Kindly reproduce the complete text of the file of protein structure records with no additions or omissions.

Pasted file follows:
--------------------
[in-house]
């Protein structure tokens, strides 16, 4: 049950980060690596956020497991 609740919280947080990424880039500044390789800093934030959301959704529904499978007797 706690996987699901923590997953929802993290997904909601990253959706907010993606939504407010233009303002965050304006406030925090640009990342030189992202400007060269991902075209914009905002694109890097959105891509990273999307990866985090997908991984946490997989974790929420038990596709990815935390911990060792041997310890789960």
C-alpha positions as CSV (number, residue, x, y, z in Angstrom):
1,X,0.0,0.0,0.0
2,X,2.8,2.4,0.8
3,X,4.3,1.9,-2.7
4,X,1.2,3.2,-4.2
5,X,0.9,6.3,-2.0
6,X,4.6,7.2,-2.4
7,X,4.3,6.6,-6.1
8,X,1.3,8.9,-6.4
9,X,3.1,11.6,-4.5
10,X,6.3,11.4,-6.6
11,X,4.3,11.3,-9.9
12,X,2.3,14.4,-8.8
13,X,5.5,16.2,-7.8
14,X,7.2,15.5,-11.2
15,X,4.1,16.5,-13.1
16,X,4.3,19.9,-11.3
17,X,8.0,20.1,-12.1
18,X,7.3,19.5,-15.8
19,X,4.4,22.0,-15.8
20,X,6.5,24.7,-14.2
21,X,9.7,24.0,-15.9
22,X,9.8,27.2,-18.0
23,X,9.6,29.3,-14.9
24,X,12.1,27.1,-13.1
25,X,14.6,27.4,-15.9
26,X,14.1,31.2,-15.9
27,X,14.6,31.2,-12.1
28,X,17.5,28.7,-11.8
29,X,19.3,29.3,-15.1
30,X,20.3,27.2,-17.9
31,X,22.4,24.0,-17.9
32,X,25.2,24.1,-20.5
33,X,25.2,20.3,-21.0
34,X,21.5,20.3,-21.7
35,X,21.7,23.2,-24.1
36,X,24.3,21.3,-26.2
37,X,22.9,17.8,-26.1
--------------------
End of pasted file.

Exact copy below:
[in-house]
């Protein structure tokens, strides 16, 4: 049950980060690596956020497991 609740919280947080990424880039500044390789800093934030959301959704529904499978007797 706690996987699901923590997953929802993290997904909601990253959706907010993606939504407010233009303002965050304006406030925090640009990342030189992202400007060269991902075209914009905002694109890097959105891509990273999307990866985090997908991984946490997989974790929420038990596709990815935390911990060792041997310890789960």
C-alpha positions as CSV (number, residue, x, y, z in Angstrom):
1,X,0.0,0.0,0.0
2,X,2.8,2.4,0.8
3,X,4.3,1.9,-2.7
4,X,1.2,3.2,-4.2
5,X,0.9,6.3,-2.0
6,X,4.6,7.2,-2.4
7,X,4.3,6.6,-6.1
8,X,1.3,8.9,-6.4
9,X,3.1,11.6,-4.5
10,X,6.3,11.4,-6.6
11,X,4.3,11.3,-9.9
12,X,2.3,14.4,-8.8
13,X,5.5,16.2,-7.8
14,X,7.2,15.5,-11.2
15,X,4.1,16.5,-13.1
16,X,4.3,19.9,-11.3
17,X,8.0,20.1,-12.1
18,X,7.3,19.5,-15.8
19,X,4.4,22.0,-15.8
20,X,6.5,24.7,-14.2
21,X,9.7,24.0,-15.9
22,X,9.8,27.2,-18.0
23,X,9.6,29.3,-14.9
24,X,12.1,27.1,-13.1
25,X,14.6,27.4,-15.9
26,X,14.1,31.2,-15.9
27,X,14.6,31.2,-12.1
28,X,17.5,28.7,-11.8
29,X,19.3,29.3,-15.1
30,X,20.3,27.2,-17.9
31,X,22.4,24.0,-17.9
32,X,25.2,24.1,-20.5
33,X,25.2,20.3,-21.0
34,X,21.5,20.3,-21.7
35,X,21.7,23.2,-24.1
36,X,24.3,21.3,-26.2
37,X,22.9,17.8,-26.1